War of the Ring is widely considered to be one of - if not the - greatest adaptations of JRR Tolkien’s Lord of the Rings to a tabletop experience. Recreating the entirety of Tolkien’s book trilogy as a Risk-style board game, War of the Ring is soaked through with the dense lore and worldbuilding of the novels, combining a faithful commitment to the story of Frodo and the Fellowship of the Ring with the sprawling battle between good and evil that spans the whole of Middle-earth.
As a result, War of the Ring is also a whopper of a board game, requiring several hours to play - and potentially several more if you count setup and time to teach its hefty rules.
A potential remedy for Lord of the Rings fans without half a day to play is War of the Ring: The Card Game, an upcoming transformation of the board game behemoth to a comparatively lighter and shorter card game, measuring in at under two hours from start to finish. The card game condenses War of the Ring’s weighty trunk of dice, plastic miniatures and table-swallowing board into a few decks of cards, replacing its complex wargaming gameplay with a brand new card-driven ruleset designed by Quartermaster General creator Ian Brody.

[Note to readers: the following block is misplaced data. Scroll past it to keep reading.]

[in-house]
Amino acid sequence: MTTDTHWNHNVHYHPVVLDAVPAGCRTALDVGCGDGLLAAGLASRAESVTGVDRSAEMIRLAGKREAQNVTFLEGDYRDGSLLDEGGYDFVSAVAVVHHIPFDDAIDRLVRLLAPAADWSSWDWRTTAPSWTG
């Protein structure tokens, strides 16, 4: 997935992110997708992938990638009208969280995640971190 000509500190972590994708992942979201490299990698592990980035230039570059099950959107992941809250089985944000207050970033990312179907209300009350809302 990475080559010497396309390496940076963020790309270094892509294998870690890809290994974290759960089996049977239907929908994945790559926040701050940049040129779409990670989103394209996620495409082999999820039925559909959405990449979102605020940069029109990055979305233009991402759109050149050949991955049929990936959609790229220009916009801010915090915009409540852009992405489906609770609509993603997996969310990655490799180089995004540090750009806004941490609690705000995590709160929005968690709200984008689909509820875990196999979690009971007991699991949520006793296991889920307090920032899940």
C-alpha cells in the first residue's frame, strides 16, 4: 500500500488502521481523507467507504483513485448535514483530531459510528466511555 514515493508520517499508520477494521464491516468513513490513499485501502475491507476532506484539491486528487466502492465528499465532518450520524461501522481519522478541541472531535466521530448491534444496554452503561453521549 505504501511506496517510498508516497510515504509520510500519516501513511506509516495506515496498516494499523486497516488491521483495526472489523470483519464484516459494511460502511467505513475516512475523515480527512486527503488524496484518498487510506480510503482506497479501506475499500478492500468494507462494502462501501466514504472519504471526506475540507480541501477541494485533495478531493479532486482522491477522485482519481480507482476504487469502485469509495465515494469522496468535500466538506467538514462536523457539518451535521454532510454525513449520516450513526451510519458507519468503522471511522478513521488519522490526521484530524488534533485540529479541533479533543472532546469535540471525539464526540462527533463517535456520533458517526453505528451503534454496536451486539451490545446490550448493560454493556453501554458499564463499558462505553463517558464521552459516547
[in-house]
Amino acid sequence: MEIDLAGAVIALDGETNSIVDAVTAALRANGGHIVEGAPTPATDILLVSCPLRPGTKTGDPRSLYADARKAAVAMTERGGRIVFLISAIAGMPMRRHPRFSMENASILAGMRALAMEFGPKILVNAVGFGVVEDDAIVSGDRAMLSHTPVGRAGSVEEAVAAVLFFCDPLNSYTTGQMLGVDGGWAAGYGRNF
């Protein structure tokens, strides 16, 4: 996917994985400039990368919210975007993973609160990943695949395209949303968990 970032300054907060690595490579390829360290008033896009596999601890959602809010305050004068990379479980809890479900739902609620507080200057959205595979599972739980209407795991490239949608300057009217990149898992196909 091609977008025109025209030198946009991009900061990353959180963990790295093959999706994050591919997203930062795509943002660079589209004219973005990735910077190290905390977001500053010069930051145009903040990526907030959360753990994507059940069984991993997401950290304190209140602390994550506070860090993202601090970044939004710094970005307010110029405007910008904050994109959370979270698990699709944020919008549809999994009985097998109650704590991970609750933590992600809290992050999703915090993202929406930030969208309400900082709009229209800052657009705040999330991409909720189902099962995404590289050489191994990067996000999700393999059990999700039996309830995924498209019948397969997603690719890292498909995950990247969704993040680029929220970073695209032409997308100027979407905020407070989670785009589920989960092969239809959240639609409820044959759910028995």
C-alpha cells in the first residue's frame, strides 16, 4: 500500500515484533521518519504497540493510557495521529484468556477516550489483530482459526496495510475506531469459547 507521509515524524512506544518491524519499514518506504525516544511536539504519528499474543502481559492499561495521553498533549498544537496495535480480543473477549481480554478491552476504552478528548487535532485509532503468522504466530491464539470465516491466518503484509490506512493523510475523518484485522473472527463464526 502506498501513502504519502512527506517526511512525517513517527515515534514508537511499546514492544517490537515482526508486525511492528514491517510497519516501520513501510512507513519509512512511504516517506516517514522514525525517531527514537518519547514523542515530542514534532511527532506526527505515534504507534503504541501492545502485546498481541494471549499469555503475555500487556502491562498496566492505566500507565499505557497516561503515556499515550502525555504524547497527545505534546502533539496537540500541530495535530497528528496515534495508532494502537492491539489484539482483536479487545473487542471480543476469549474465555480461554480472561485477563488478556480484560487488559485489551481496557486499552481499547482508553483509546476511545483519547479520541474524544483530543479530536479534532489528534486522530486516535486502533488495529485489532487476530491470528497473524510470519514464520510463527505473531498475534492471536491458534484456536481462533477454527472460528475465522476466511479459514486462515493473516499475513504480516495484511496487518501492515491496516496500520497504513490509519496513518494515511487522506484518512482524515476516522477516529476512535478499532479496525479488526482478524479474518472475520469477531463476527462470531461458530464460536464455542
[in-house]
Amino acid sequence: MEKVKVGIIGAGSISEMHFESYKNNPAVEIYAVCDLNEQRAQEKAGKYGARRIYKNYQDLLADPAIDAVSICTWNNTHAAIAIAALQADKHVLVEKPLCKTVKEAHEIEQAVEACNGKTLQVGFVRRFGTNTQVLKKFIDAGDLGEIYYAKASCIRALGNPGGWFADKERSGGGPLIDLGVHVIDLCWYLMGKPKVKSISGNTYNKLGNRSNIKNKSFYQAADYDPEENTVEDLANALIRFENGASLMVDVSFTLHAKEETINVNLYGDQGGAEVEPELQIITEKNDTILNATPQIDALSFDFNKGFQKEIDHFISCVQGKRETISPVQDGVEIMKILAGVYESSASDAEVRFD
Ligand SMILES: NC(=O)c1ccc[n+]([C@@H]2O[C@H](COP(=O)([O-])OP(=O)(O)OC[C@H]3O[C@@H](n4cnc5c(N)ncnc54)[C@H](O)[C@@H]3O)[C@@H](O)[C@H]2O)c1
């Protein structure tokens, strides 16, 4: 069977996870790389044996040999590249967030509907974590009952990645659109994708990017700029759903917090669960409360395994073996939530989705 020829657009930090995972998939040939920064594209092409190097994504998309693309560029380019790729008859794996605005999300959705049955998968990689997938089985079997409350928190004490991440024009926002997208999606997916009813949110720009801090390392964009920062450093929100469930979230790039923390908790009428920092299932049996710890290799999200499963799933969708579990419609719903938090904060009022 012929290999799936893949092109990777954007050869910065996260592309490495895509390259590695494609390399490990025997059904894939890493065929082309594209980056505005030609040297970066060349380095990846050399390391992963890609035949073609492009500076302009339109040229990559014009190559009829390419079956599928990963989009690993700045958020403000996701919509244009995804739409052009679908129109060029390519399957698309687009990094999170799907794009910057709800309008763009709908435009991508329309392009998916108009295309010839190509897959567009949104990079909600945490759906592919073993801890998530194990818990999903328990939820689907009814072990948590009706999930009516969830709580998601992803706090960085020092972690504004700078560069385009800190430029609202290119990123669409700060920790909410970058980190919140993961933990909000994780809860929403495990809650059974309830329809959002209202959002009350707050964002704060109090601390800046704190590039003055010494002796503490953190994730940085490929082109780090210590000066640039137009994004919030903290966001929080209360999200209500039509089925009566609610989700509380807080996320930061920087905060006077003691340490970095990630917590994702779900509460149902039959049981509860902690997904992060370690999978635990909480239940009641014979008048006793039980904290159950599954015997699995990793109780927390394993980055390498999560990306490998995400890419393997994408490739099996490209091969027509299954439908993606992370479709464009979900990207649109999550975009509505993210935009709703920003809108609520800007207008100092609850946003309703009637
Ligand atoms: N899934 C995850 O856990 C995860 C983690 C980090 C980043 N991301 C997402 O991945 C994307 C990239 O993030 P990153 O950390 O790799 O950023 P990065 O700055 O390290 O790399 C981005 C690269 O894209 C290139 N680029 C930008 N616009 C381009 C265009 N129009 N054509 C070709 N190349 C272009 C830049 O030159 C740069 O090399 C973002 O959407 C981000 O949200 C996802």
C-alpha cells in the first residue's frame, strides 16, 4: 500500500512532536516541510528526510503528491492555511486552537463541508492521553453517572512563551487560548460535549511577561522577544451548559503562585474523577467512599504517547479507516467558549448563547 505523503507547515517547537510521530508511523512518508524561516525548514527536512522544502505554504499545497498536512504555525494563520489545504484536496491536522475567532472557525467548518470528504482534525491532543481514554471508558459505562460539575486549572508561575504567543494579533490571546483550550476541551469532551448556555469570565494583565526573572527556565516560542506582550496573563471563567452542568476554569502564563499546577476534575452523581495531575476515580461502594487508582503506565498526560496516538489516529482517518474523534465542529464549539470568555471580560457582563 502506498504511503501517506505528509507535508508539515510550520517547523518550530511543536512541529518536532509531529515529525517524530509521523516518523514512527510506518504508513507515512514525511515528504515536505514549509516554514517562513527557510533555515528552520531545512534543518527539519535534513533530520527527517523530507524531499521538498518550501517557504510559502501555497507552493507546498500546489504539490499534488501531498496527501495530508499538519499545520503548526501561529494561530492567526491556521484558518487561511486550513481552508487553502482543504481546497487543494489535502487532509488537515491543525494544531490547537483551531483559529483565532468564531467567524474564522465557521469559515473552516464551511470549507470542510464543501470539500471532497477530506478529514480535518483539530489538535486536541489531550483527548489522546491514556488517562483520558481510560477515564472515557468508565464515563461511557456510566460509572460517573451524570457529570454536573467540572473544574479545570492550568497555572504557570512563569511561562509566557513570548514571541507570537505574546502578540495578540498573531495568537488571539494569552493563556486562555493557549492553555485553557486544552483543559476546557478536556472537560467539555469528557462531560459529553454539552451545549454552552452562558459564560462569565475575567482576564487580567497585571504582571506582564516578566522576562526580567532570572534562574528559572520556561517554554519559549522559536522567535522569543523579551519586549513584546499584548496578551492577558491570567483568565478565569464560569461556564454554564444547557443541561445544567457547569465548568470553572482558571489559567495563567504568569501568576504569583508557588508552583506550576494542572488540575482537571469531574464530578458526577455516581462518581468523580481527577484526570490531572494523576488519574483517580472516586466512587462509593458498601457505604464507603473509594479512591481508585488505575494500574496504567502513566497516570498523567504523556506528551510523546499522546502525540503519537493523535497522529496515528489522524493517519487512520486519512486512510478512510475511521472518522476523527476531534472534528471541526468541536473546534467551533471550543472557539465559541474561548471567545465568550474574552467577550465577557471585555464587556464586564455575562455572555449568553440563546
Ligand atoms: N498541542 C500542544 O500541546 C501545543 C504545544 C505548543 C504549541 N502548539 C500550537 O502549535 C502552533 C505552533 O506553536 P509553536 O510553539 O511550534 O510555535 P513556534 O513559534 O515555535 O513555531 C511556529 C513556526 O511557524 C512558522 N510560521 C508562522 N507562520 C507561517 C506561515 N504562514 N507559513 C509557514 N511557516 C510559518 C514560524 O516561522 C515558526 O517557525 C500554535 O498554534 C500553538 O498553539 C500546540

Playing a four-player demo at Gen Con 2022 ahead of a planned release later this year, the upcoming card game spin-off from War of the Ring proved itself to be far more than a basic simplification of the richly thematic and strategic board game.
Like its board game cousin, War of the Ring: The Card Game is highly faithful to Tolkien’s original novels. Not just in the luscious artwork and deep lore on the cards, which stretch into corners of Middle-earth sometimes passed over by other games, but in the way that the story of The Lord of the Rings shapes the flow of the gameplay itself.
Like its board game cousin, War of the Ring: The Card Game is highly faithful to Tolkien’s original novels.
War of the Ring: The Card Game centres around two locations played in the middle of the table each round. One is a battleground representing one of the key battles between the Free Peoples of Middle-earth - elves, dwarves and the nations of Rohan and Gondor, as well as the Fellowship of the Ring - and the orc and Uruk-hai forces of Shadow, while the other is a path card that divides the journey of Frodo into nine key chapters, from the Shire to Mount Doom.
Players each use a unique deck representing the opposing factions, with two players taking on the sides of the Free Peoples and Shadow, while three or four divide into teams: Sauron and Saruman on one side, Frodo (plus the Fellowship) and the Free Peoples on the other.